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DURING the Summer of 1807, I visited, for the first time, the beautiful country that surrounds Bolton Priory, in Yorkshire; and the Poem of the WHITE DOE, founded upon a tradition connected with that place, was composed at the close of the same year.


IN trellised shed with clustering roses gay,
And, MARY! oft beside our blazing fire,
When years of wedded life were as a day
Whose current answers to the heart's desire,
Did we together read in Spenser's Lay
How Una, sad of soul,-in sad attire,
The gentle Una, of celestial birth,

To seek her Knight went wandering o'er the earth.

Ah, then, Beloved! pleasing was the smart,

And the tear precious in compassion shed

For her, who, pierced by sorrow's thrilling dart,
Did meekly bear the pang unmerited;


Meek as that emblem of her lowly heart,

The milk-white Lamb which in a line she led,

And faithful, loyal in her innocence,

Like the brave Lion slain in her defence.

Notes could we hear as of a faery shell

Attuned to words with sacred wisdom fraught;

Free Fancy prized each specious miracle,

And all its finer inspiration caught;

Till, in the bosom of our rustic Cell,

We by a lamentable change were taught

That "bliss with mortal Man may not abide":

How nearly joy and sorrow are allied!

For us the stream of fiction ceased to flow,

For us the voice of melody was mute.

-But, as soft gales dissolve the dreary snow
And give the timid herbage leave to shoot,
Heaven's breathing influence failed not to bestow
A timely promise of unlooked-for fruit,
Fair fruit of pleasure and serene content
From blossoms wild of fancies innocent.

It soothed us, it beguiled us, then, to hear
Once more of troubles wrought by magic spell;
And griefs whose aery motion comes not near
The pangs that tempt the Spirit to rebel:
Then, with mild Una in her sober cheer,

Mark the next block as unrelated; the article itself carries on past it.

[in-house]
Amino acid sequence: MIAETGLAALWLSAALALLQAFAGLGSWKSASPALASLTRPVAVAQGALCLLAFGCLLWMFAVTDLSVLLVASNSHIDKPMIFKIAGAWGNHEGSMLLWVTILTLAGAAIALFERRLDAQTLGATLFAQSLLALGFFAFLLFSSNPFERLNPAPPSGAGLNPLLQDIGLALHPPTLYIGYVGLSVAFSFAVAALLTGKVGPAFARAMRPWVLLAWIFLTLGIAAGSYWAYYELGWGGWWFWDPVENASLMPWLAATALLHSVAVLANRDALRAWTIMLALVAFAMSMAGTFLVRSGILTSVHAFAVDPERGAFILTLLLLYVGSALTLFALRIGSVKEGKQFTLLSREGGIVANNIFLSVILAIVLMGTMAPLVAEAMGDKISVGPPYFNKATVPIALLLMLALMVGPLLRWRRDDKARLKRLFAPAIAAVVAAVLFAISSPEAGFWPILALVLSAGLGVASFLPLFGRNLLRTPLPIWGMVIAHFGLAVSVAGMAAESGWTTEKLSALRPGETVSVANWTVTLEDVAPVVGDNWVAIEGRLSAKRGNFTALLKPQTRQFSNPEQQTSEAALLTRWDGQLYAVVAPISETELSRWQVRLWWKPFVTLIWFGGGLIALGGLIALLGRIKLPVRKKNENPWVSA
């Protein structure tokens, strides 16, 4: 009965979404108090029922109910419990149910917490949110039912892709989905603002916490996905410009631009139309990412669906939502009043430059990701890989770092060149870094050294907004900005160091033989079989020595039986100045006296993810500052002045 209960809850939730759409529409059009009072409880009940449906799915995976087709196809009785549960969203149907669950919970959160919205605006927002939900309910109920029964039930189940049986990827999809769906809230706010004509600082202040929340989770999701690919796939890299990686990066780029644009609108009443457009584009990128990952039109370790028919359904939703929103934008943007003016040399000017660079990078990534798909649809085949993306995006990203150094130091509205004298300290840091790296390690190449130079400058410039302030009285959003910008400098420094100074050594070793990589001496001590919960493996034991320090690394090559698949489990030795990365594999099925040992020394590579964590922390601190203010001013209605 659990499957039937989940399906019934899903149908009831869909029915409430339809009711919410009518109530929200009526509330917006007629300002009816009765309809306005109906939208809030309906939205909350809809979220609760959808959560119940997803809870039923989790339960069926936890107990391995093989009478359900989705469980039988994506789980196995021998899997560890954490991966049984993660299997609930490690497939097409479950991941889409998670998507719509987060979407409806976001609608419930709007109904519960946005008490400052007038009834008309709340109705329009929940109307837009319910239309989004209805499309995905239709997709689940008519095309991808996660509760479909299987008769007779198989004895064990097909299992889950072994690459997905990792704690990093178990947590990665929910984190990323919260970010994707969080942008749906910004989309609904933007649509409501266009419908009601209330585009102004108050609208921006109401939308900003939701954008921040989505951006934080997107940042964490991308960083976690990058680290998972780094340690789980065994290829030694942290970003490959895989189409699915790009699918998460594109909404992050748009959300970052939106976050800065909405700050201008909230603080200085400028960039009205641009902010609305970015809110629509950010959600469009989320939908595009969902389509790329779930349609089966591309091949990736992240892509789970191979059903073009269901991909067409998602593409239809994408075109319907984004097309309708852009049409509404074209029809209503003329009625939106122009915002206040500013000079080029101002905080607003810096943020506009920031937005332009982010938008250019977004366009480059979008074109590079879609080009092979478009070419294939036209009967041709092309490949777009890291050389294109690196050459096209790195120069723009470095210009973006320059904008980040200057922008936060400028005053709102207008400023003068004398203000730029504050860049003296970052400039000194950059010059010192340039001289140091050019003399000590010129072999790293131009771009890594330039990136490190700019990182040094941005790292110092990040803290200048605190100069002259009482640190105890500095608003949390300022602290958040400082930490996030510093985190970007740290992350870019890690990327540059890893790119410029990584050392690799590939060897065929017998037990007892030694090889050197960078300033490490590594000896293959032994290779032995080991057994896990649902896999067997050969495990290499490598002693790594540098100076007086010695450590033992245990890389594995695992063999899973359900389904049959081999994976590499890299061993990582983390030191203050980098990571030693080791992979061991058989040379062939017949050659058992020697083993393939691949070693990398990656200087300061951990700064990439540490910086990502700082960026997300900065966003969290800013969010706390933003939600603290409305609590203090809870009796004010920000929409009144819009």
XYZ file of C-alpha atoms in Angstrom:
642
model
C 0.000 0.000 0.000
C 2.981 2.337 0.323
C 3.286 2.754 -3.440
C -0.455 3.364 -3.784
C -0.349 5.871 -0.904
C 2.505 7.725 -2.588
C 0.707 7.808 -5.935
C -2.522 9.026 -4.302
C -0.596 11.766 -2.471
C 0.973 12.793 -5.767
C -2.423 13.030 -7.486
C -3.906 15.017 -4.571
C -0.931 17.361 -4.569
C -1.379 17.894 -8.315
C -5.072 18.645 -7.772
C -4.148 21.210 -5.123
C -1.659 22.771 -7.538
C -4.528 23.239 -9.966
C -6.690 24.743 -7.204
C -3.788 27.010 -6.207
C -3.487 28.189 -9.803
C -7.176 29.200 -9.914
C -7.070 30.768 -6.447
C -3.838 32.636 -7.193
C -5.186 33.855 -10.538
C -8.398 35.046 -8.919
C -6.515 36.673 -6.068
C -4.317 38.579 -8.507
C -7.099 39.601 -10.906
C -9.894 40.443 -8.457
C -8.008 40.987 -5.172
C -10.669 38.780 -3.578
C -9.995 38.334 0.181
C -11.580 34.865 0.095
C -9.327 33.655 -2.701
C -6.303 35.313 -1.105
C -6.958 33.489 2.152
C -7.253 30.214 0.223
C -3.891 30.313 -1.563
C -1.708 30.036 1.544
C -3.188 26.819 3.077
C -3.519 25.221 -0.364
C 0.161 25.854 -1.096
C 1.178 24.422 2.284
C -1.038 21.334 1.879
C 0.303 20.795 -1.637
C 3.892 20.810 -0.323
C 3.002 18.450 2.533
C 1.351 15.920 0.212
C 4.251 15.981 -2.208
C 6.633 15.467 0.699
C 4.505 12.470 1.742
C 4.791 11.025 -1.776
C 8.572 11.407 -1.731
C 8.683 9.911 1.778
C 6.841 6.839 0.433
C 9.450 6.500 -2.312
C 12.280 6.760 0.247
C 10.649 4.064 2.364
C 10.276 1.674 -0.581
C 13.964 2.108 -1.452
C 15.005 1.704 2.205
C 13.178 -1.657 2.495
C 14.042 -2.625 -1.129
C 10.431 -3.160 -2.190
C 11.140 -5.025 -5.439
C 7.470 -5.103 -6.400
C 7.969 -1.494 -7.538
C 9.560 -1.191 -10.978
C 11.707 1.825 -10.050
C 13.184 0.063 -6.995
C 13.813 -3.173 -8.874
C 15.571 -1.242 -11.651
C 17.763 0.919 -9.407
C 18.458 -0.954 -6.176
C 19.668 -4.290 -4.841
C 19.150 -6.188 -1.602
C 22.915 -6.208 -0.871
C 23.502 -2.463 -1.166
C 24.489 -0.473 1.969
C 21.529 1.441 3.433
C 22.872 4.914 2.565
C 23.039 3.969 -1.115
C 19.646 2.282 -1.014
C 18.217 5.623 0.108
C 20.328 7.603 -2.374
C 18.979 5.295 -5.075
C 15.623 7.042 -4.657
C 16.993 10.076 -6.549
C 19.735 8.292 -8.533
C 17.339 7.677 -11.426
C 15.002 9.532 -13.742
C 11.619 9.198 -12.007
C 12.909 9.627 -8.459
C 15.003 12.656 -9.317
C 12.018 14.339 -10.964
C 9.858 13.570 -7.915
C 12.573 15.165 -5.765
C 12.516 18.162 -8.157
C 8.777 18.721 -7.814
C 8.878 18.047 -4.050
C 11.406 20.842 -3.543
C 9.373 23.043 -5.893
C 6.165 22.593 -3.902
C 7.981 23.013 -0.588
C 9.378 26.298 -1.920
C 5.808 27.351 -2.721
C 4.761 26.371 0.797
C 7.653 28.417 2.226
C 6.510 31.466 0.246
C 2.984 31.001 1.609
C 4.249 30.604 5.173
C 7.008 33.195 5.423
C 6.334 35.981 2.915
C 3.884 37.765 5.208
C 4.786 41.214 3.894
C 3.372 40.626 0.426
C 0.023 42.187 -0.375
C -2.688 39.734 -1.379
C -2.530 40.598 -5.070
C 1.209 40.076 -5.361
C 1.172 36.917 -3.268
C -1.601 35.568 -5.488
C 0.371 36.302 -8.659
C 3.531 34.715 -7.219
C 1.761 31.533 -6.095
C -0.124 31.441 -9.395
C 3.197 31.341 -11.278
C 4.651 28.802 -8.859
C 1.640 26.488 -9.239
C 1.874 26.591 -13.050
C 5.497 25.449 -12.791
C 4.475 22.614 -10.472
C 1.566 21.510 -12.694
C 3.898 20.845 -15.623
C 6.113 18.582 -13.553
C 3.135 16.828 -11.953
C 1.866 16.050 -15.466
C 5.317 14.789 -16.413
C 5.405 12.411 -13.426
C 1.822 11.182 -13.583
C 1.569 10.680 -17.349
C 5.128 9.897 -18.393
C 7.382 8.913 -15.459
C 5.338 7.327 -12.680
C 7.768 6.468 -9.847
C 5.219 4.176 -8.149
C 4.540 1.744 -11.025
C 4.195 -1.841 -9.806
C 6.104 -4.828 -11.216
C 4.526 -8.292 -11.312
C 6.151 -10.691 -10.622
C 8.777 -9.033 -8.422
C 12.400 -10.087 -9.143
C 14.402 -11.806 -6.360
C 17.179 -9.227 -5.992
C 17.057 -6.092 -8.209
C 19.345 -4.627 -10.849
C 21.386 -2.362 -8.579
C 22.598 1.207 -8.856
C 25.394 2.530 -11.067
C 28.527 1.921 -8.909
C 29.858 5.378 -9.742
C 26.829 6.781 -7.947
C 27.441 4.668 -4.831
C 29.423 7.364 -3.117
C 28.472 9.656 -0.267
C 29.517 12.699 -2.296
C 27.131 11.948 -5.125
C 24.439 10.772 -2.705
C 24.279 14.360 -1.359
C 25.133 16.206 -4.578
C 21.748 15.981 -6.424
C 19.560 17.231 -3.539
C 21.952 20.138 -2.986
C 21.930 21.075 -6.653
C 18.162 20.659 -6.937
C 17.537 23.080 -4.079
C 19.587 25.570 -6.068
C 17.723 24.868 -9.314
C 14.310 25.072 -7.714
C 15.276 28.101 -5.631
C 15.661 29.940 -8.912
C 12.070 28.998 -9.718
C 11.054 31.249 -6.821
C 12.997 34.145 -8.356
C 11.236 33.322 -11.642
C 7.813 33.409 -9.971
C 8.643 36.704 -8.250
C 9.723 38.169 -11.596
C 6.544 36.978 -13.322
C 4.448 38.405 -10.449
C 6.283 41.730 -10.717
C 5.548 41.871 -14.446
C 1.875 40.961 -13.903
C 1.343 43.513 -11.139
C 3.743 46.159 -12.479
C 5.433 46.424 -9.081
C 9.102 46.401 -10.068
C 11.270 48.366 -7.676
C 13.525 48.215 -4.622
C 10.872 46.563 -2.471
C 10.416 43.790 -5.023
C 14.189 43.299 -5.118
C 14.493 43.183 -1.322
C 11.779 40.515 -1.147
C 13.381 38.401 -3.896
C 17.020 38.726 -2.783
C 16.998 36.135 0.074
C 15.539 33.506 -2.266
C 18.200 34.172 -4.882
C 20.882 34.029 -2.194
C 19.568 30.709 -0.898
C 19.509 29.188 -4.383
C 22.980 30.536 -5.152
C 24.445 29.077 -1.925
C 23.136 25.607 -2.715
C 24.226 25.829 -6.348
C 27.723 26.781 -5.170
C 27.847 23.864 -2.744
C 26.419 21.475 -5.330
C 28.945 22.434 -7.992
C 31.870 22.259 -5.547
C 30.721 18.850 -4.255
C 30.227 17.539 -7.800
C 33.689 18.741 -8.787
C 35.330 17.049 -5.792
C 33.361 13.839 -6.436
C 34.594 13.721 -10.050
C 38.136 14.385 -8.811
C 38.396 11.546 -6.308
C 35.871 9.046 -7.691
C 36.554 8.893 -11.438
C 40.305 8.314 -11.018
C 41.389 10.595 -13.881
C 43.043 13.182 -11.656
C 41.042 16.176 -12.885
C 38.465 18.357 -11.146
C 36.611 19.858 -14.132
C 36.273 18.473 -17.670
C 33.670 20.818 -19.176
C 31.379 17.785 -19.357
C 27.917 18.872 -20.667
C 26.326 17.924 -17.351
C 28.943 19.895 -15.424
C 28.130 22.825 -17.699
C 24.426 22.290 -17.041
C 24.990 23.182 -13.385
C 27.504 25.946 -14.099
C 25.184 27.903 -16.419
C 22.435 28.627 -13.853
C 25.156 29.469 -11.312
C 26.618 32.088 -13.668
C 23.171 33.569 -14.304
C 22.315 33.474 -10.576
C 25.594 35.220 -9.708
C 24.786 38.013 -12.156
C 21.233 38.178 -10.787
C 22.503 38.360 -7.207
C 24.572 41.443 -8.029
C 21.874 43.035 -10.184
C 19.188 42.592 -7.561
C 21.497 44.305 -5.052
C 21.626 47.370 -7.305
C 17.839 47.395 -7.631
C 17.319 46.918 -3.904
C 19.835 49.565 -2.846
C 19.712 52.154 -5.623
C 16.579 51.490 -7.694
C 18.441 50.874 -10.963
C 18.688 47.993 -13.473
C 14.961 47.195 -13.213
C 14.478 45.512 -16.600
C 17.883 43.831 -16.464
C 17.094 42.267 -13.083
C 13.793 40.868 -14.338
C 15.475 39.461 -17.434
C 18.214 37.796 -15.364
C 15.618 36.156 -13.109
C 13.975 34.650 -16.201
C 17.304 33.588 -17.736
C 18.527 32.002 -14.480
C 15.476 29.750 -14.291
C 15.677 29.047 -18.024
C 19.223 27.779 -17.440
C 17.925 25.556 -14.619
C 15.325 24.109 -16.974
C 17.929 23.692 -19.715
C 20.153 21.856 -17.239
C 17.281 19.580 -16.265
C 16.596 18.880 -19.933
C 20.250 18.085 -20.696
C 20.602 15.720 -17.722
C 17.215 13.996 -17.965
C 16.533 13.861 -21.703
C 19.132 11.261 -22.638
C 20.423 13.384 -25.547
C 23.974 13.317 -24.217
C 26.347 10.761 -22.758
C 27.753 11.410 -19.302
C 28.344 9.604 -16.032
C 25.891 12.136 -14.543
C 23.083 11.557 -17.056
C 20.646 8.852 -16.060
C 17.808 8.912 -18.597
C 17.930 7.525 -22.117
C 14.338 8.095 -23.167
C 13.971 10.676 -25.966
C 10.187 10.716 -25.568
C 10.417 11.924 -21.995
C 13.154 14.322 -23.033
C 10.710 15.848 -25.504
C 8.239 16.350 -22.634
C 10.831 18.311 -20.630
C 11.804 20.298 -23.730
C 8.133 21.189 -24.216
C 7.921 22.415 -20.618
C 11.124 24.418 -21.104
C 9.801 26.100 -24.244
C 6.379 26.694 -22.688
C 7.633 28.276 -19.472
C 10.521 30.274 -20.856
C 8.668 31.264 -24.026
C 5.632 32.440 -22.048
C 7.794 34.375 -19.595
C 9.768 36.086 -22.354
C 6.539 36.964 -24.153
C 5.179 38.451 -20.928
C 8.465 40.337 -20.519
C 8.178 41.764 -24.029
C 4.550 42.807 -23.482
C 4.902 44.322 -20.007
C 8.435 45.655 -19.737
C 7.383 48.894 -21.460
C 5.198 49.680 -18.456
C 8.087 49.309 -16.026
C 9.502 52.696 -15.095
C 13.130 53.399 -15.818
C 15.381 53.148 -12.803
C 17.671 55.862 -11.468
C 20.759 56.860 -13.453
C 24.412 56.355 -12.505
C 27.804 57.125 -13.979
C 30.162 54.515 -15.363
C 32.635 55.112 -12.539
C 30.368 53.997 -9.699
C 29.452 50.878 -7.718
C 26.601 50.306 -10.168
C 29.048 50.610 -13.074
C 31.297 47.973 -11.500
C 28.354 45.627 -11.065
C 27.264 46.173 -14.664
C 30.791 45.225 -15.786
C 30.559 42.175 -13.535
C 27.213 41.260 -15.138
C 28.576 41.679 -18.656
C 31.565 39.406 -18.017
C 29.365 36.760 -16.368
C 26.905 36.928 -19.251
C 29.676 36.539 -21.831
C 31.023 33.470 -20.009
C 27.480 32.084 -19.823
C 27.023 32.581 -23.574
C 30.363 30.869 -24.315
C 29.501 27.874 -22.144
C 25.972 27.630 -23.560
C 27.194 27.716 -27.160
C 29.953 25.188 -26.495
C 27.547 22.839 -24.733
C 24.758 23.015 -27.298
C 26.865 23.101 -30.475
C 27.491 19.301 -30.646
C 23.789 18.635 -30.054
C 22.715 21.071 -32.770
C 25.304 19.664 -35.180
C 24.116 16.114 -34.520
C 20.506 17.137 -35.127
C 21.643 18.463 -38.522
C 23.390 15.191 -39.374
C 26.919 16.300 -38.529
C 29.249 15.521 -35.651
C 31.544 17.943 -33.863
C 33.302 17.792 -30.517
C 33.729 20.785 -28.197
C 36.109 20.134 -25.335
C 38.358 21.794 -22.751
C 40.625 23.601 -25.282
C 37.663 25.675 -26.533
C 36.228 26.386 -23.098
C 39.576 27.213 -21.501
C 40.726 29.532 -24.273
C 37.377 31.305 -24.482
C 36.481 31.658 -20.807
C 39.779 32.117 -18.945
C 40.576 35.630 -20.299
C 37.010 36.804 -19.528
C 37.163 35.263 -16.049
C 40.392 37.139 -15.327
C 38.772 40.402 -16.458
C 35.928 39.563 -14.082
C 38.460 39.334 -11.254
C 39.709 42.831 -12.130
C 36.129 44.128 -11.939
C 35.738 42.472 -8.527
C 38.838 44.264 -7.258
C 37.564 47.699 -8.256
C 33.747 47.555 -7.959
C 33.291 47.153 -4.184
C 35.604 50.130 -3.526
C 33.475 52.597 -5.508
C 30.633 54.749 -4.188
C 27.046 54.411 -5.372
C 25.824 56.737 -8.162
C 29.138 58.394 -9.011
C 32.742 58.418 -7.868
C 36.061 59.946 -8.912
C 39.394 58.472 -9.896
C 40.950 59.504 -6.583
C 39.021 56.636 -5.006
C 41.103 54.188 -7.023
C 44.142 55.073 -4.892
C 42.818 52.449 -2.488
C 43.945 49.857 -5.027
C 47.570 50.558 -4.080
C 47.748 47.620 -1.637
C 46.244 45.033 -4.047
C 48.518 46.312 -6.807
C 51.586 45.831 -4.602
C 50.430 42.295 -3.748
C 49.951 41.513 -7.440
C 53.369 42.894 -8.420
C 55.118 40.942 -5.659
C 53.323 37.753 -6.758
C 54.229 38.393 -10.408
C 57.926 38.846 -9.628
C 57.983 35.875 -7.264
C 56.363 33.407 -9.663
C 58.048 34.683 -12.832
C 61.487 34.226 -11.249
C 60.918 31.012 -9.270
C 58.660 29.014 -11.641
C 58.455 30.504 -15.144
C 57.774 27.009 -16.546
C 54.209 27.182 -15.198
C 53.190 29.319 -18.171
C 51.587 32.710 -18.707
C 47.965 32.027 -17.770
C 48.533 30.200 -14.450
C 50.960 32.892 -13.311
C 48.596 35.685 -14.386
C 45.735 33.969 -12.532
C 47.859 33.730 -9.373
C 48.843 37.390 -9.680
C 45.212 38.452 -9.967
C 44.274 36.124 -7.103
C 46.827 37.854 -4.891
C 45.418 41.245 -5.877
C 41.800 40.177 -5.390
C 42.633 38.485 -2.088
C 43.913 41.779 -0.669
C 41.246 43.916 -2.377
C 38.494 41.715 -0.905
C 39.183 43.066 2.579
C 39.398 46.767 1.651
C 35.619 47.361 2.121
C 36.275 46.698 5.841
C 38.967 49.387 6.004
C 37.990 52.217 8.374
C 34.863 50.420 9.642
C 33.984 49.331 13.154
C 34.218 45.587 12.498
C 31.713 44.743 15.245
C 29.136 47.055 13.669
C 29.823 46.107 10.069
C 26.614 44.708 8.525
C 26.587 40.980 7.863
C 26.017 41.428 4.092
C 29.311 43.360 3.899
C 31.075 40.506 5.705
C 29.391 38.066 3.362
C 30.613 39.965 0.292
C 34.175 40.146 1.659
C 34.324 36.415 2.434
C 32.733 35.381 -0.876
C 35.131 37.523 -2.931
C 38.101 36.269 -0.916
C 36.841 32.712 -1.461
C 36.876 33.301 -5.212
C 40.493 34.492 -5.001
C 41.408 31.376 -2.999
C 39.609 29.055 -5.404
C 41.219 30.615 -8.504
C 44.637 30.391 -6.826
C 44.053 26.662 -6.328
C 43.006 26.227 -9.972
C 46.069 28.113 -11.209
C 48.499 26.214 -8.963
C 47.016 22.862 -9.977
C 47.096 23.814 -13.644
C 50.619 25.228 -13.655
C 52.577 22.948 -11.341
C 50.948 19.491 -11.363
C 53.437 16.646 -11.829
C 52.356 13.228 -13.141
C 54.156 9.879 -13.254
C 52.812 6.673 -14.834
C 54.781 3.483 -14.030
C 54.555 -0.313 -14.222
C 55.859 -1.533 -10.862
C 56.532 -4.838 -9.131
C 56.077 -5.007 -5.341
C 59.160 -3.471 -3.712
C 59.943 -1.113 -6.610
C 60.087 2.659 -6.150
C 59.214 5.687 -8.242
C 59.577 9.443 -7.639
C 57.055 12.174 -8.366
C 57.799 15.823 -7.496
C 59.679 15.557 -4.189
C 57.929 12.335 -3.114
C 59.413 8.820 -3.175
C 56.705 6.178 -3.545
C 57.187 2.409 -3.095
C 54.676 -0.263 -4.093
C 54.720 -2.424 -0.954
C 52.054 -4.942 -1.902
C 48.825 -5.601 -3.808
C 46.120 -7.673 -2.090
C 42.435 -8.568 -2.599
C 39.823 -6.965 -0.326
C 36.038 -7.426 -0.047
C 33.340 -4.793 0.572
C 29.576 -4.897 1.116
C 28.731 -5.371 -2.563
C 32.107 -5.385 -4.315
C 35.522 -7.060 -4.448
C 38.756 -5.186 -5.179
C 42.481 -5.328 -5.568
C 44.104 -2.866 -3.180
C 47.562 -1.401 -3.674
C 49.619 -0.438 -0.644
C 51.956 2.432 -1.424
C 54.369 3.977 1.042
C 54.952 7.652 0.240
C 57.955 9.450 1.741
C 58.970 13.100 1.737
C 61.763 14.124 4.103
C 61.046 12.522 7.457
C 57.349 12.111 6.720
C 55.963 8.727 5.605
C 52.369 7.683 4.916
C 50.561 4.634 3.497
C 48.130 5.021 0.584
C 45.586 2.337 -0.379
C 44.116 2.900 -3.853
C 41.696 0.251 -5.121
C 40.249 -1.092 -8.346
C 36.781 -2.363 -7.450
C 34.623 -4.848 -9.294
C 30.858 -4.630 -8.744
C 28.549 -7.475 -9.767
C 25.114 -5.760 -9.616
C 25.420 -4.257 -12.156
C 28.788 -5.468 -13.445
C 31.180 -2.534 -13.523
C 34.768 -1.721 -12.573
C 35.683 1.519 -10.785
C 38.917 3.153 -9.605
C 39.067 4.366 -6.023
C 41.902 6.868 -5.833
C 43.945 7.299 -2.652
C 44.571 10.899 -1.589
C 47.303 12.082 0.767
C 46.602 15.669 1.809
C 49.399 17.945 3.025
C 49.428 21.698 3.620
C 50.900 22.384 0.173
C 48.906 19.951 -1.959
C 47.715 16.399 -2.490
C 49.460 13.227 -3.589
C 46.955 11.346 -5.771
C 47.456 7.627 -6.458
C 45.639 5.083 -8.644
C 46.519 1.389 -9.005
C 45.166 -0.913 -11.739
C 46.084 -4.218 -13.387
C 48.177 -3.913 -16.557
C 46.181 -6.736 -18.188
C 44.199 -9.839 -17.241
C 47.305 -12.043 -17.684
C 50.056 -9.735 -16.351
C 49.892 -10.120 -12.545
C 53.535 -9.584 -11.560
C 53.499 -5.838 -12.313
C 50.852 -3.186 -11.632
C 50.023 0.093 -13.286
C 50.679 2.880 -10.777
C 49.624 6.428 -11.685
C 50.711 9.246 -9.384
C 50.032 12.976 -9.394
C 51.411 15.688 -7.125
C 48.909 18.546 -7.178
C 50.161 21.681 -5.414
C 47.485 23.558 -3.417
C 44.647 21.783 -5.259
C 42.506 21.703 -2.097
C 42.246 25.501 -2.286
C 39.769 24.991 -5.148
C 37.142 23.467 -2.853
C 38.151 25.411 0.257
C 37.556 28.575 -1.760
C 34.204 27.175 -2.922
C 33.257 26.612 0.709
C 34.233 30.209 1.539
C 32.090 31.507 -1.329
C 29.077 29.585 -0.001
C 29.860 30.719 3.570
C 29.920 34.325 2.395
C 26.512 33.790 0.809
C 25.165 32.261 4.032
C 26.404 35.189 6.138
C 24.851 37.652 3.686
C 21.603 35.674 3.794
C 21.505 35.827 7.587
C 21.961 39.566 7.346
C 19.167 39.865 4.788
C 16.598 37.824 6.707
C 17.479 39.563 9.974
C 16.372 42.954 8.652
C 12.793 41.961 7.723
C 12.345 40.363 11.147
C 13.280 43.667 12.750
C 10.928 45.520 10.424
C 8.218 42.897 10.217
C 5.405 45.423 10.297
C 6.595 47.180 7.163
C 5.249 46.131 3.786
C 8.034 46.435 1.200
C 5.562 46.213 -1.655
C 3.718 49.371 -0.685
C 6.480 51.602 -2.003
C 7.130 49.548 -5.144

High over hill and low adown the dell
Again we wandered, willing to partake

All that she suffered for her dear Lord's sake.

Then, too, this Song of mine once more could please,
Where anguish, strange as dreams of restless sleep,
Is tempered and allayed by sympathies

Aloft ascending, and descending deep,

Even to the inferior Kinds; whom forest-trees
Protect from beating sunbeams, and the sweep
Of the sharp winds; -fair Creatures!

to whom Heaven

A calm and sinless life, with love, hath given.

This tragic Story cheered us; for it speaks
Of female patience winning firm repose;
And, of the recompense that conscience seeks,
A bright, encouraging example shows;

Needful when o'er wide realms the tempest breaks,
Needful amid life's ordinary woes;-

Hence, not for them unfitted who would bless

A happy hour with holier happiness.

He serves the Muses erringly and ill,
Whose aim is pleasure light and fugitive:

O that my mind were equal to fulfil


The comprehensive mandate which they give, —
Vain aspiration of an earnest will!

Yet in this moral Strain a power may live,
Beloved Wife! such solace to impart

As it hath yielded to thy tender heart.

April 20, 1815.

"Action is transitory, The motion of a muscle,

a step, a blow,

this way or that,

'Tis done; and in the after-vacancy

We wonder at ourselves like men betrayed:
Suffering is permanent, obscure and dark,

And has the nature of infinity.

Yet through that darkness (infinite though it seem
And irremovable) gracious openings lie,

By which the soul-with patient steps of thought

Now toiling, wafted now on wings of prayer

May pass in hope, and, though from mortal bonds

Yet undelivered, rise with sure ascent

Even to the fountain-head of peace divine."


"They that deny a God, destroy Man's nobility: for certainly Man is of kinn to the Beast by his Body; and if he be not of kinn to God by his Spirit, he is a base ignoble Creature. It destroys likewise Magnanimity, and the raising of humane Nature: for take an example of a Dogg, and mark what a generosity and courage he will put on, when he finds himself maintained by a Man, who to him is instead of a God, or Melior Natura. Which courage is manifestly such, as that Creature without that confidence of a better Nature than his own could never attain. So Man, when he resteth and assureth himself upon Divine protection and favour, gathereth a force and faith which human Nature in itself could not obtain." LORD BACON.


FROM Bolton's old monastic tower
The bells ring loud with gladsome power;
The sun shines bright; the fields are gay
With people in their best array

Of stole and doublet, hood and scarf,
Along the banks of crystal Wharf,
Through the Vale retired and lowly,
Trooping to that summons holy.
And, up among the moorlands, see
What sprinklings of blithe company!
Of lasses and of shepherd grooms,
That down the steep hills force their way,
Like cattle through the budding brooms;

Path, or no path, what care they?
And thus in joyous mood they hie
To Bolton's mouldering Priory.

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